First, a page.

The combination of customer information that comes from the closer collaboration of the teams addressing financial crime, fraud, and cybersecurity will heighten the power of the institution’s analytic and detection capabilities using the integrated fraud management platform Valoores in’Fraud. For instance, real-time risk scoring and transaction monitoring to detect transaction fraud can accordingly be used to greater effect.
The great potential of advanced analytics to improve fraud management is best illustrated through cases.
- Case Study 1:
While shifting to a model without branches, a large retail bank discovered that half its account applications were being rejected, and many more prospects were pushed out of the application process. In fact, only 16 percent of prospects got as far as opening new accounts. Seeking to solve the problem, the bank invested in an integrated fraud management platform that draws on data from a number of external sources to perform live customer-risk assessments. These assessments dynamically trigger questions that customers answer as part of their online application. In its first three months of use, the new system increased acceptances by 60 percent and reduced manual verification by 10 percent, while incurring no increase in fraud losses.
- Case Study 2:
In another example, a leading bank from the UK was able to recover 95 percent of estimated value loss from fraud after introducing machine-learning platforms with the support of an advanced analytics specialized vendor. Having partnered with a top payments-infrastructure provider to access all payments associated with the bank’s customers, the analytics specialized vendor combined this data with data on fraudulent transactions previously identified by the bank, and analyzed the results using special algorithms. This allowed it to create a fraud-risk score for each transaction. Fraud cases identified by the model represented 86 percent of incidences and 95 percent of fraud-related losses. The bank now has a live tool to identify and prioritize cases for further investigation.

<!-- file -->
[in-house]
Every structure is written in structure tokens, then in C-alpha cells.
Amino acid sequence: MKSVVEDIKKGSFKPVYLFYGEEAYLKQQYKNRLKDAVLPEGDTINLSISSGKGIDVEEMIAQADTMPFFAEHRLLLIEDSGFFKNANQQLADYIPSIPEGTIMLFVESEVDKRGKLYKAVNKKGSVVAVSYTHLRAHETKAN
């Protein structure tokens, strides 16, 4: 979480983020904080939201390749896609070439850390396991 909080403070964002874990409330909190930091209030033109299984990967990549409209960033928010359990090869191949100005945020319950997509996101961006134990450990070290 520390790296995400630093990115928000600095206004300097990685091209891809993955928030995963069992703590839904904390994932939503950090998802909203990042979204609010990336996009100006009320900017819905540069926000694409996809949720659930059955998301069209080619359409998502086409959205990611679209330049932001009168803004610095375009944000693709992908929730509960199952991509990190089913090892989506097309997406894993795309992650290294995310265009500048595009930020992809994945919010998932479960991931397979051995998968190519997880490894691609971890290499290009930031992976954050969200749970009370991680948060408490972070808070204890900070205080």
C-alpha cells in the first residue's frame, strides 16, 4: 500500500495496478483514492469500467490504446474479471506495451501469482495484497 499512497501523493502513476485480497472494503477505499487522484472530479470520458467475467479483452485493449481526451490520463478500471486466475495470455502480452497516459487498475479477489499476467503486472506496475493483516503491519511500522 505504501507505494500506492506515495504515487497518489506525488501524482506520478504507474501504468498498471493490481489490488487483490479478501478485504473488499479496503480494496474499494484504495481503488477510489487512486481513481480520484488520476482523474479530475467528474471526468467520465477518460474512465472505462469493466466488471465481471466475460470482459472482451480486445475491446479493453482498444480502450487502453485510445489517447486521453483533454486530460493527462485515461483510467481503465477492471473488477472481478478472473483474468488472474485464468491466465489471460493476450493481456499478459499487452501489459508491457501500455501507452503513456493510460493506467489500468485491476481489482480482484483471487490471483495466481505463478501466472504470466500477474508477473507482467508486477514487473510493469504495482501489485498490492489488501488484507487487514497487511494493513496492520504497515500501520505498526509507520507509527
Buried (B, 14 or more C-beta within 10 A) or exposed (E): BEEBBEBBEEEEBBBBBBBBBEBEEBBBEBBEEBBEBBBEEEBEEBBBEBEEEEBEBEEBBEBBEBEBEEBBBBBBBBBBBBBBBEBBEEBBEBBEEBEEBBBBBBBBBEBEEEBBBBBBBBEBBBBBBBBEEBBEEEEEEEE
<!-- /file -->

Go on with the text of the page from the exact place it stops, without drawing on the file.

In a world where customers contact bank staff less frequently but rather interact almost entirely through digital channels, “digital trust” has fast become a significant differentiator of customer experience. Banks that offer a seamless, secure, and speedy digital interface will see a positive impact on revenue, while those that don’t will erode value and potentially lose business. Modern banking requires faster risk decisions (such as real-time payments) so banks must find the right balance between managing fraud and handling authorized transactions instantly. The growing cost of financial crime and fraud risk has also overshot expectations, pushed up by several drivers. As banks focus closely on reducing liabilities and efficiency costs, losses in areas such as customer experience, revenue, brand image, and even regulatory compliance are being missed. Many surveys have affirmed that banks are highly regarded by their customers for performing well on fraud.